Monday, March 1

Consumer sector’s 3Q to see boosts from tax holiday

0

In September 2018, the new Sales and Services Tax (SST) system became effective but raised much uncertainty with its implementation, causing some manufacturers to withhold any resulting price increase from the tax.

KUCHING: The consumer sector’s third quarter of current year 2018 (3QCY18) results are expected to be boosted by the “tax holiday” spending, analysts project, but subsequent quarters may ease comparatively due to higher SST-led prices.

According to the research arm of Kenanga Investment Bank Bhd (Kenanga Research), the “tax holiday” during July and August 2018 is expected to see heightened spending, which further encouraged merchants and outlets capitalising on the event with Goods and Services Tax (GST)-free marketing.

“In September 2018, the new Sales and Services Tax (SST) system became effective but raised much uncertainty with its implementation, causing some manufacturers to withhold any resulting price increase from the tax,” Kenanga Research said.

“This was also seen amongst certain tobacco players who retracted their SST-due price increases. Eventually, the translated price hikes could abate consumer spending and skew performances, as consumers rushed to capture lower product prices as soon as possible.”

The research arm added that the food service industry may also resort to higher prices from the service tax imposed to customers.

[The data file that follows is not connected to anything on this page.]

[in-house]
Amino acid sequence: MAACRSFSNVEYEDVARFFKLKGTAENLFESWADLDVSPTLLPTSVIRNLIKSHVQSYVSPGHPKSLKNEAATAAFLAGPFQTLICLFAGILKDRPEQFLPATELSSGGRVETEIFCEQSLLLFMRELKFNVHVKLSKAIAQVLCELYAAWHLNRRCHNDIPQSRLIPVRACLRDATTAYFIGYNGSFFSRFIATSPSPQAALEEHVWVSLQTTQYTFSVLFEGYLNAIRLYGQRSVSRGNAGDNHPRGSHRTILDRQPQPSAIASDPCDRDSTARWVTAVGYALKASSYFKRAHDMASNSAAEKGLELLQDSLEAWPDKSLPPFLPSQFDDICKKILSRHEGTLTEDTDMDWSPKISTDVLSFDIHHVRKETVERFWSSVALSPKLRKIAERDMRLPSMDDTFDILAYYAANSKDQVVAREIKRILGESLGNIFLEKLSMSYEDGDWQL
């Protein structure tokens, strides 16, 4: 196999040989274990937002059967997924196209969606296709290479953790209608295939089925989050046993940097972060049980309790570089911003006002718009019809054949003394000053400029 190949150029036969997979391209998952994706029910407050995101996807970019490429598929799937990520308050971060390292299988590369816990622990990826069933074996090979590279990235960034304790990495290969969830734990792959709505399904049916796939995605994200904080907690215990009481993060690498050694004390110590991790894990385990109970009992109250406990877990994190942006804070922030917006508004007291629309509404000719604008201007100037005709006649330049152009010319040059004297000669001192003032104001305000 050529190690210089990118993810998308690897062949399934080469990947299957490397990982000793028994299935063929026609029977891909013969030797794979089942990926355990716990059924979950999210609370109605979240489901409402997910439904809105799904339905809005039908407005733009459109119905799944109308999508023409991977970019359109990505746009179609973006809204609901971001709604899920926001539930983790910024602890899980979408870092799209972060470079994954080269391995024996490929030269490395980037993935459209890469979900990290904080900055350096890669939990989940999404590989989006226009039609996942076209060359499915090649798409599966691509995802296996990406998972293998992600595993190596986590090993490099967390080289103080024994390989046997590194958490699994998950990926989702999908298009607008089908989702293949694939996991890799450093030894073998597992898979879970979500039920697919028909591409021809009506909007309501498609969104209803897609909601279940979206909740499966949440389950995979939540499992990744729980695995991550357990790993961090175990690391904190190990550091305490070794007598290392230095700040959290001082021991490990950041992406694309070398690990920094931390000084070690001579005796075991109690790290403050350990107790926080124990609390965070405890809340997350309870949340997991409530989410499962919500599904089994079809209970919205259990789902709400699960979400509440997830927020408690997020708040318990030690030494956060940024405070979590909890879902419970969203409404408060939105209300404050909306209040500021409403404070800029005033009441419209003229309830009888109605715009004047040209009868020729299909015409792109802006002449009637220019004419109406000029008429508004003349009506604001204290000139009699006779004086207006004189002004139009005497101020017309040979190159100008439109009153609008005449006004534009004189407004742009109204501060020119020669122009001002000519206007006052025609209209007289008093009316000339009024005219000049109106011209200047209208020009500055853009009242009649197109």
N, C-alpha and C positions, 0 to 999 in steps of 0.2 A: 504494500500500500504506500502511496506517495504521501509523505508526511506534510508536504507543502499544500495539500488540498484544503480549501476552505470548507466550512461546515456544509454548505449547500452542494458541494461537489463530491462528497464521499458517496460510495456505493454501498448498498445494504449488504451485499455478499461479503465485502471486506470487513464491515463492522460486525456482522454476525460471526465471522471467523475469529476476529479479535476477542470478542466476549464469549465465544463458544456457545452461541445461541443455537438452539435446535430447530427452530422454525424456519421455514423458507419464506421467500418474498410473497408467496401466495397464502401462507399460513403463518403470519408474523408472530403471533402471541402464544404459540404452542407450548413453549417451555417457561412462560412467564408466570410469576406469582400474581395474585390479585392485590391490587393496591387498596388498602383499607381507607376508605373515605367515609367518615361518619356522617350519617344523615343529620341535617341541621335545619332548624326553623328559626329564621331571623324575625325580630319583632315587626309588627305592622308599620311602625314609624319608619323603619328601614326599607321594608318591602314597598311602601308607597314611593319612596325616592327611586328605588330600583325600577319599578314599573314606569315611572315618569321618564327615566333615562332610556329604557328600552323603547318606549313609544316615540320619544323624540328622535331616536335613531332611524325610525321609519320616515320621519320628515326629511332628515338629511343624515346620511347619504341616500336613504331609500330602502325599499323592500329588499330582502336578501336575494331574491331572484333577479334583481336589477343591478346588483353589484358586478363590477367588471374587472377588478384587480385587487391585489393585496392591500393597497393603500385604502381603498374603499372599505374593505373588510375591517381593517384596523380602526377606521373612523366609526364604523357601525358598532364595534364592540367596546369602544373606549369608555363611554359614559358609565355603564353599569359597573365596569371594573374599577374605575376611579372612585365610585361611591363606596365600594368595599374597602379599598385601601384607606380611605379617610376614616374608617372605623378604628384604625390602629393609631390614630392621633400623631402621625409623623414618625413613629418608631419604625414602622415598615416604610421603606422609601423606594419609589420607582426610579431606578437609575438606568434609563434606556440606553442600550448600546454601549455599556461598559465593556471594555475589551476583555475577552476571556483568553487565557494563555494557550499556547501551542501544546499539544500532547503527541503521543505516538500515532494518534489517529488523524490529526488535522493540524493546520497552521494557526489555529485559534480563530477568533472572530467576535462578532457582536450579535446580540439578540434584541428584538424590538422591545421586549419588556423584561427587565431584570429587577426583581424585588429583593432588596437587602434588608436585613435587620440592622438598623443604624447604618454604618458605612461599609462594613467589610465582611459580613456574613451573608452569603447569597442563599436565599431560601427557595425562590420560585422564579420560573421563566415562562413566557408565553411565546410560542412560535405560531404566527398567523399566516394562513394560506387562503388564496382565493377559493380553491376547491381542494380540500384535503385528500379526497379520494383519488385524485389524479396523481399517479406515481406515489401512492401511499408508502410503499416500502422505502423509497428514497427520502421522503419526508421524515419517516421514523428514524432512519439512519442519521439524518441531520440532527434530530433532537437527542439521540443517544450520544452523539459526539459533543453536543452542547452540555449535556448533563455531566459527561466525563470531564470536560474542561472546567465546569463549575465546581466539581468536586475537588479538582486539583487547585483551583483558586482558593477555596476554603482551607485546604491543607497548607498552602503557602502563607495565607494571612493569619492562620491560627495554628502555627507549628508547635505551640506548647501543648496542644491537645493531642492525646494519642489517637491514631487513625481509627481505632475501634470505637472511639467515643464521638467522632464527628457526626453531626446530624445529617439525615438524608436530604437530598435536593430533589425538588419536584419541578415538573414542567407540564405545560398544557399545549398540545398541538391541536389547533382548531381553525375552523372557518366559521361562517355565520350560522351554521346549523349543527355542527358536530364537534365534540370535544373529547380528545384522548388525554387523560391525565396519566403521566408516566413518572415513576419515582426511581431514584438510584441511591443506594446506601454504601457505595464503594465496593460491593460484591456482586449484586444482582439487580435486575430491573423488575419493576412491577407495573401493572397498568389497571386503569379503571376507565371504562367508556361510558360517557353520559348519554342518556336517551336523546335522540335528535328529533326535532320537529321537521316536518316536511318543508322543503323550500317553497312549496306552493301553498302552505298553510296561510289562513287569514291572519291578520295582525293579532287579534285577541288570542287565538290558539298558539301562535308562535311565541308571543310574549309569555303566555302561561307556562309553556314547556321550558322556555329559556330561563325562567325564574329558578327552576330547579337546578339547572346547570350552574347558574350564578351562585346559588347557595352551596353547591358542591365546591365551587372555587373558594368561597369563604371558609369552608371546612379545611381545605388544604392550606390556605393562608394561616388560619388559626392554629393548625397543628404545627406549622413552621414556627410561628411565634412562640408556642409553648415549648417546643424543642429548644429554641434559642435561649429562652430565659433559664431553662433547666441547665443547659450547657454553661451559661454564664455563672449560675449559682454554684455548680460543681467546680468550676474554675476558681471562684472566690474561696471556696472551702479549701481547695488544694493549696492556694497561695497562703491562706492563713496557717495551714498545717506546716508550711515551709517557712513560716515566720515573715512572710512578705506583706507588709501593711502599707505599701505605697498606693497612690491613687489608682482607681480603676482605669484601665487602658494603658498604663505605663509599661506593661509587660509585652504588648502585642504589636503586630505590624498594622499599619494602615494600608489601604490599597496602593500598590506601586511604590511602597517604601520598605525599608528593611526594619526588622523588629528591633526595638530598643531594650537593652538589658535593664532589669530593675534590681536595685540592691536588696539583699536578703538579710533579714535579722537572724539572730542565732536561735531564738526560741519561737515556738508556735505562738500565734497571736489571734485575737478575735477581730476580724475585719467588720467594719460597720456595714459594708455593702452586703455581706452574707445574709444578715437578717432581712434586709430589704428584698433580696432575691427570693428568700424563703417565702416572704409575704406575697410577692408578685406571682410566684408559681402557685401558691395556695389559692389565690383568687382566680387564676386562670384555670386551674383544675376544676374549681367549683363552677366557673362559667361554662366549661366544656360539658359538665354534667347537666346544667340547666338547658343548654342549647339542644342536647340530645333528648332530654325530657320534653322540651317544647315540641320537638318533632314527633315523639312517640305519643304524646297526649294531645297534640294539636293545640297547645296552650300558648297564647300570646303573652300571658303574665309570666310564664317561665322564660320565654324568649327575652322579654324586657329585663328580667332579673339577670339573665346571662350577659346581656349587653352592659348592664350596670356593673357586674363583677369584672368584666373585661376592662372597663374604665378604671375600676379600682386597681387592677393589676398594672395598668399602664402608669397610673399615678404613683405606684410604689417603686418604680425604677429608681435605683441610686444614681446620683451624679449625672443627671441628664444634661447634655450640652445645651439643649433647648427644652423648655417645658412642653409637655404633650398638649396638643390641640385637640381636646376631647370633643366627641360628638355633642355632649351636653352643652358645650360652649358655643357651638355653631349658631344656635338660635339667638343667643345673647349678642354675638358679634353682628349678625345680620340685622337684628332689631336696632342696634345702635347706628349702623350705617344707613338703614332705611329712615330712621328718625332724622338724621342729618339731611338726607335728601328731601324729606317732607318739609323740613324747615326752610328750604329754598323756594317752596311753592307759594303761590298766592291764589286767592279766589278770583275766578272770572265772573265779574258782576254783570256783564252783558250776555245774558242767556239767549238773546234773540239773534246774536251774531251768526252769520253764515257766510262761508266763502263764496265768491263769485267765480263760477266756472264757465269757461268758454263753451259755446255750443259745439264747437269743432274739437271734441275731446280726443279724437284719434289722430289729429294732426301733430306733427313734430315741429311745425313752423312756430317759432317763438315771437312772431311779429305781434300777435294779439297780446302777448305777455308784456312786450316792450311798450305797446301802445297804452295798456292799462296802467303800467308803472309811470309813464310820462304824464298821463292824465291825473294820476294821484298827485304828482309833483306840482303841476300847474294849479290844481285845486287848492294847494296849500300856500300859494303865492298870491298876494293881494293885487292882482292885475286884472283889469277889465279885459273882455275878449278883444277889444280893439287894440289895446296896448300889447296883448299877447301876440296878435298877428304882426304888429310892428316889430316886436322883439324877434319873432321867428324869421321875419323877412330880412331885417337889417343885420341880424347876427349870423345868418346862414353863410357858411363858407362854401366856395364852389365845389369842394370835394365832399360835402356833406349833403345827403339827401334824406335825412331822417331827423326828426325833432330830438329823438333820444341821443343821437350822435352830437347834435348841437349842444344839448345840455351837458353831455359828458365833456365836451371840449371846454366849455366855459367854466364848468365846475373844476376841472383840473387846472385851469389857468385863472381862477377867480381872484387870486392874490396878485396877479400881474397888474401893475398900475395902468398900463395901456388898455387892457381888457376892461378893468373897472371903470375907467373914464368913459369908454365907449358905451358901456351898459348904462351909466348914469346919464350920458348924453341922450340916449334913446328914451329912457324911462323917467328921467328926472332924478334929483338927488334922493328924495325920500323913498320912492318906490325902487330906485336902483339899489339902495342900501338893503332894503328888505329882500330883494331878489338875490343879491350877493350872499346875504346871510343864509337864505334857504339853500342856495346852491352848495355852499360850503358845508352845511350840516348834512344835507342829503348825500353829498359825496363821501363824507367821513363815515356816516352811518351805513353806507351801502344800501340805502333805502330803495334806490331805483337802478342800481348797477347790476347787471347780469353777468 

Kenanga Research highlighted that certain establishments may impose percentile service charges, which are separate from the above tax.

It further highlighted that retail operators and brands run business models with a high imported product mix may see a higher tax exposure from the 10 per cent sales tax given their less complex supply chain.

“In the near term, strong 3QCY18 results could be registered from the abovementioned “tax holiday” scenario and could potentially lead to better investor appetite.”

“However, we believe trading sentiment could ease subsequently as companies begin to implement the necessary price increases which may clamp on consumer spending.

“Additionally, while lower-than-expected, the rise in our nationwide minimum wage to RM1,050 (effective January 2019) could translate to some degree of cost pressures to labour intensive business models.”

Overall, Kenanga Research noted that top-line expectations may be held back by a retraction in consumer spending as domestic currency does not appear to be strengthening.

“Still, there may still be room for earnings to expand in lieu of higher margins secured by better commodity trends.

“While retailers with high import content may see a dampening impact from sales taxes, the lower forex exposure against CY17 could potentially offset the higher tax function in their respective price model.”